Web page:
(after stating the case). It is too plain a proposition to require support from argument or precedent, that whatever defences were set up, or could have been set up, upon the hearing of the former appeal, are conclusively determined in that adjudication, and are not reviewable in the present appeal. Controversies would never be settled if this practice were allowed, and successive appeals, but successive experiments, none finally disposing of the cause; Mabry v. Henry, 83 N. C., 298. As the defence now sought to be set up could as well have been made available when the first a¡> peal was taken, it has passed into the domain of res adjudí-cala, and cannot now be pressed into service. If a series of appeals were allowable under such circumstances, they might be the means of an indefinite postponement of the execution of the judgment, and perhaps defeat it altogether. We do not say that a judgment not authorized by law and unlike that upheld may not be reviewed and reversed by appeal.
Undoubtedly such new error introduced into the proceeding, and not within the compass of the ruling in the appellate Court,could bethus corrected. But where thesecondisin strict conformity with the judgment before rendered, and whose Amlidity has been sustained, there is no ground for a second appeal, and it cannot be entertained. It is, in fact,, an attempt to evade or defeat the mandate of the higher Court, whether so intended or not.
*692If, however, the prisoner was unlawfully convicted, and entitled to relief on the ground of an absolute want of jurisdiction in the Court to try him, he misconceives the remedy in seeking it through a motion in arrest. This motion is based upon a defect shown in the record of proceedings, and not upon matters extrinsic and not thus appearing.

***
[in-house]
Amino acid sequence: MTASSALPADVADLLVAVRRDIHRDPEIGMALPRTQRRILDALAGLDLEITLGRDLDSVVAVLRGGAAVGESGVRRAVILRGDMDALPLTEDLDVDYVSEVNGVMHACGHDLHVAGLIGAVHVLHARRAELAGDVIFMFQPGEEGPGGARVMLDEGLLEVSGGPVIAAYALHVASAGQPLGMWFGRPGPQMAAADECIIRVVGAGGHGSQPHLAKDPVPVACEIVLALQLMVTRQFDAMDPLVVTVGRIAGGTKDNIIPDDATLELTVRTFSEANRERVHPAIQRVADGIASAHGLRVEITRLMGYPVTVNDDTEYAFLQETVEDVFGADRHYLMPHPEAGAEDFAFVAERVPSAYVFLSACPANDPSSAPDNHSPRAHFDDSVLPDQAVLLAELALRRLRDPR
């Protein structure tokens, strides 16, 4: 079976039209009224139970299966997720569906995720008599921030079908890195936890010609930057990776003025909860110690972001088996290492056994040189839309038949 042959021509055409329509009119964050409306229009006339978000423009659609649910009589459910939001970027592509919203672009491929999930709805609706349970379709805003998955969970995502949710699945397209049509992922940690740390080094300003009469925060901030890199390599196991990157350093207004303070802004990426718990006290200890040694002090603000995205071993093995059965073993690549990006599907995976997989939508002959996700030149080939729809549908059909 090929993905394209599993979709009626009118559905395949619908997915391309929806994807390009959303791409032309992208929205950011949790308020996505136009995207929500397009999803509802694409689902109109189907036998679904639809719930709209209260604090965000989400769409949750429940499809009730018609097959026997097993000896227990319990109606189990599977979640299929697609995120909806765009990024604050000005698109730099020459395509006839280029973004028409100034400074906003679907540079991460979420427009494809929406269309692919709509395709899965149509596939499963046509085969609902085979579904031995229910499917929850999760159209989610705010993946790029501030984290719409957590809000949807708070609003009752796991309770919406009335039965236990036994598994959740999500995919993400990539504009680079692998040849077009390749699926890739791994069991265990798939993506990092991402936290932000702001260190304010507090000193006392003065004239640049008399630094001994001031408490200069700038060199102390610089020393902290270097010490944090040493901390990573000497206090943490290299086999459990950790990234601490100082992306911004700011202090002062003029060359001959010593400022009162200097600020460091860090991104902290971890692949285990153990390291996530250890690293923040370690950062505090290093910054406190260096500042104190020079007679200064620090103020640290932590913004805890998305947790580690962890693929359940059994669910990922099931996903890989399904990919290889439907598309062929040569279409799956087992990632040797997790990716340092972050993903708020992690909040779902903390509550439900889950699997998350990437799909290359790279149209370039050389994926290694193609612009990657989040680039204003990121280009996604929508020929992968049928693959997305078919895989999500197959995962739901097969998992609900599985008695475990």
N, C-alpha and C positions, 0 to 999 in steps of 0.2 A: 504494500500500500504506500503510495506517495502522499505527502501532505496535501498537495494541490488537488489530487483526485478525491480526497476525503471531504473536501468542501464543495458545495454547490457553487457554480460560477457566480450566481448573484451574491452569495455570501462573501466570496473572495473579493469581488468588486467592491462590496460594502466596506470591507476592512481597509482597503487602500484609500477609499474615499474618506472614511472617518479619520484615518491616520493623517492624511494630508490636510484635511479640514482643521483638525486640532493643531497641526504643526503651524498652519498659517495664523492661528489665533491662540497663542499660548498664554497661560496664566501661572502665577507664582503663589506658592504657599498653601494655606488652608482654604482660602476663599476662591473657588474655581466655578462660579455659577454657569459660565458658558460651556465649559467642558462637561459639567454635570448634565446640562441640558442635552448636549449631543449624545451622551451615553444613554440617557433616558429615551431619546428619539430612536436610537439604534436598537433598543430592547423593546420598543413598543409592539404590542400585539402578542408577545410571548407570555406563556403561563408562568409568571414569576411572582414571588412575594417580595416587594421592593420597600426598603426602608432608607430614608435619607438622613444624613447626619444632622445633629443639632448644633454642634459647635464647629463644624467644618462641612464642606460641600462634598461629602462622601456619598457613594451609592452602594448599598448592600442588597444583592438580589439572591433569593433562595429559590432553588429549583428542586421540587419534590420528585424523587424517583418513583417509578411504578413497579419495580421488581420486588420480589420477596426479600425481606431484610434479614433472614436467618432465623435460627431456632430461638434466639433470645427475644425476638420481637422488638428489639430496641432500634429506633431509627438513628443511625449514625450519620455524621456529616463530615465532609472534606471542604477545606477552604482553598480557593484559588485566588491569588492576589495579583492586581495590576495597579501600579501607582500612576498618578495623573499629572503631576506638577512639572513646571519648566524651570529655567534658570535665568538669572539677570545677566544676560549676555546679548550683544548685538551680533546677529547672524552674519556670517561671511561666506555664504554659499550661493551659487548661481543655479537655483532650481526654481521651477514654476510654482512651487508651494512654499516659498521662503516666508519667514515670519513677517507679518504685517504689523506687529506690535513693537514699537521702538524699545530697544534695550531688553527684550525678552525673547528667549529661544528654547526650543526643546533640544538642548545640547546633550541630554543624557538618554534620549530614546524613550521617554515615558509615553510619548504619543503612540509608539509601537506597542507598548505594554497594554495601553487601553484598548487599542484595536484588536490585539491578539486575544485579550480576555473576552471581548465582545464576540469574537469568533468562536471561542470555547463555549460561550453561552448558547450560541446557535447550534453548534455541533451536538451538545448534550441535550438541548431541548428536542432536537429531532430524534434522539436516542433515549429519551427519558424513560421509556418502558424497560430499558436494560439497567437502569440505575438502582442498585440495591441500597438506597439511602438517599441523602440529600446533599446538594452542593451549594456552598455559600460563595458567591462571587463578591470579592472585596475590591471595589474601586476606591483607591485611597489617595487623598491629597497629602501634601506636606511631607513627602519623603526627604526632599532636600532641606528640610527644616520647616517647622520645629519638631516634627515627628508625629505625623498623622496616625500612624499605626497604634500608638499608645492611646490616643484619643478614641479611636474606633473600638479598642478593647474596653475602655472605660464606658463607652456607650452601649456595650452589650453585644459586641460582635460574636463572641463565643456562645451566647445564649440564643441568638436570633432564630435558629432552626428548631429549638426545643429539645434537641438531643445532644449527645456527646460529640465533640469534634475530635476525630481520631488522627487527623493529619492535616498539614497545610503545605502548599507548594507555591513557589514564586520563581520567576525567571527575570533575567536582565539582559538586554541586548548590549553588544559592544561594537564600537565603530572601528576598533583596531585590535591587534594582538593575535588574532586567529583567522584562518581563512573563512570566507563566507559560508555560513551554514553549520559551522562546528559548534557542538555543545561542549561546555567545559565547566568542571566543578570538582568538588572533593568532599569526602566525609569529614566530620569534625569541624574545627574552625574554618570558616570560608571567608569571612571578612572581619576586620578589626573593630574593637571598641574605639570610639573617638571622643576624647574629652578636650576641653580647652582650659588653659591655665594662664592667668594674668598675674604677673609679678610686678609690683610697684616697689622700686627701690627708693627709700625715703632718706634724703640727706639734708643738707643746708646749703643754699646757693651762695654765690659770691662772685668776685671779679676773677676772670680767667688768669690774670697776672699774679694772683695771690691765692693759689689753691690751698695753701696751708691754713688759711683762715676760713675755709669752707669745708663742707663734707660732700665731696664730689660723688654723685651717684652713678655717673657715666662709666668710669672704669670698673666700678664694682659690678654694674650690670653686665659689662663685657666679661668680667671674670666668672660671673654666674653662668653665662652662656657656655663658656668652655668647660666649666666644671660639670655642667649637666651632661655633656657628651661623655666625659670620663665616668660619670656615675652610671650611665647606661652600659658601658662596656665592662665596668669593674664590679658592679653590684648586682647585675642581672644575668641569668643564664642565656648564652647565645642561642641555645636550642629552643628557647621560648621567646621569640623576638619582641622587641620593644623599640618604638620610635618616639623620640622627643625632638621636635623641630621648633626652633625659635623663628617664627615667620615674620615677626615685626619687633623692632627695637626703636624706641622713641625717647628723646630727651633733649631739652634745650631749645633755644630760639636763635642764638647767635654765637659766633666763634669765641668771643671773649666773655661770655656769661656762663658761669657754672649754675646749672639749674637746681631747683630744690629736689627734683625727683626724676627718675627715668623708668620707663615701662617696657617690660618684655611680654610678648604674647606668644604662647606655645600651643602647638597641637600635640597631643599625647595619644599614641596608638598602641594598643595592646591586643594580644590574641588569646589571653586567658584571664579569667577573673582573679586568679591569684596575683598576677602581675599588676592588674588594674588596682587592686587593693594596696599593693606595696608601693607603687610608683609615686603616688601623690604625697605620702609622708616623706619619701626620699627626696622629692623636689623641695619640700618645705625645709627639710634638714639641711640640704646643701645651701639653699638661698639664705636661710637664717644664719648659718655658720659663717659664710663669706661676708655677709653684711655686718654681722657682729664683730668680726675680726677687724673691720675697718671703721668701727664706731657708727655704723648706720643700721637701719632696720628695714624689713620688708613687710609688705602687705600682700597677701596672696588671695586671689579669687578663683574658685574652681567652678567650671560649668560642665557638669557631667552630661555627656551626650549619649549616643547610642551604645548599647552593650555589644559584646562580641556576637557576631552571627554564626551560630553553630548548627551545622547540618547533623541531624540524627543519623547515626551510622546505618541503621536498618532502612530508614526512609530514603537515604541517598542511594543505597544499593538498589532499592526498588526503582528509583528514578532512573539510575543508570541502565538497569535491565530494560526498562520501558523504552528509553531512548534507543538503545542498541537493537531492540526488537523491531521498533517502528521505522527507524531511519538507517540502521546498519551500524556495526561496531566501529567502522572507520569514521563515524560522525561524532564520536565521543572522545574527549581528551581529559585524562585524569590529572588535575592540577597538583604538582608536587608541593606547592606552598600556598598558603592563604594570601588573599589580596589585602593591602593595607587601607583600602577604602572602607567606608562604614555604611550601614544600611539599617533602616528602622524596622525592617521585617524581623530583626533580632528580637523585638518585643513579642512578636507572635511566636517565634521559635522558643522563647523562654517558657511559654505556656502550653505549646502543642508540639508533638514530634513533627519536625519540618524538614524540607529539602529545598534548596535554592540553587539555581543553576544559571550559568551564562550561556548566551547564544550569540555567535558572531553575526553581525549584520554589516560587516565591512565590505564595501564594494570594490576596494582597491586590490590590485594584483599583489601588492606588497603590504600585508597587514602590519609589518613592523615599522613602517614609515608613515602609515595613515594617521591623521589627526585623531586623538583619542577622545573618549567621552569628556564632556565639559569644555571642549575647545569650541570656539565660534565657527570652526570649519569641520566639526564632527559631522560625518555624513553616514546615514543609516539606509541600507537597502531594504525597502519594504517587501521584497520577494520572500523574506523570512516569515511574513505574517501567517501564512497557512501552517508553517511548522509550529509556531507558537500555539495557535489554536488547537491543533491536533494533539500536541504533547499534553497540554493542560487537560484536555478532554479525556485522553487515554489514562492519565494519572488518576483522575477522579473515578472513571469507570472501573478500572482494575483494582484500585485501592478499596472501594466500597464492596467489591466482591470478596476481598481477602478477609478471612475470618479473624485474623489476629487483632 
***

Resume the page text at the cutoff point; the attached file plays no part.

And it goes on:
If the case were, as contended, one of coram nonjudice, and the proceedings a nullity, the prisoner might demand his discharge and obtain it, unless detained for another trial upon the same indictment, or one to be substituted in its place.
But we are not disposed to pass over unnoticed the objection to the exercised jurisdiction, based upon the clause in the Constitution which declares, that “ no Judge (of the Superior Courts) shall hold the Courts in the same district oftener than once in four years,” Const. Art. IV. §11. This provision has received a construction in the case of the State v. Monroe, 80 N. C., 373 ; where it is held to apply to the series of Courts forming a district over which a Judge, in his riding, is to preside, and has no reference to the Courts separately considered. To the same effect, State v. Bowman, Ibid 433.
These two Courts, moreover, are of the same county, and constitute a part of one and the same riding, the two being required for the public business, and the latter a supplement to the former. The Constitution does not reach the case. But even if all these considerations were out of the way, and the trial Court was held in disregard of the constitutional mandate, we are by no means prepared to concede that a Court held by a Judge of general jurisdiction, though not the Judge designated to hold it, is absolutelj’ without authority, and all its acts null and void. If this were so, could a failure to take the preliminary and prescribed oath of office have the same annulling effect upon every official act ? Such a doctrine would lead to most mischievous consequences, and tend to unsettle rights of property and produce universal distrust among all who have business with the officer. Such *693is not the law, and hence, as affecting third persons, one in possession of office and exorcising its functions, with a silent public acquiescence, though wrongfully in possession, the acts of an officer dejado arc as binding as if he were an officer de jure ; Norfleet v. Staton, 73 N. C., 546. How much more so must be the acts of a Judge in office, both de fado and de jure, and exercising only functionsthat belong to him as such.
But, for reasons already stated, the appeal was improvident^ taken, and must be dismissed, and the Court below left to proceed in the execution of the mandate of this Court.
No error. Dismissed.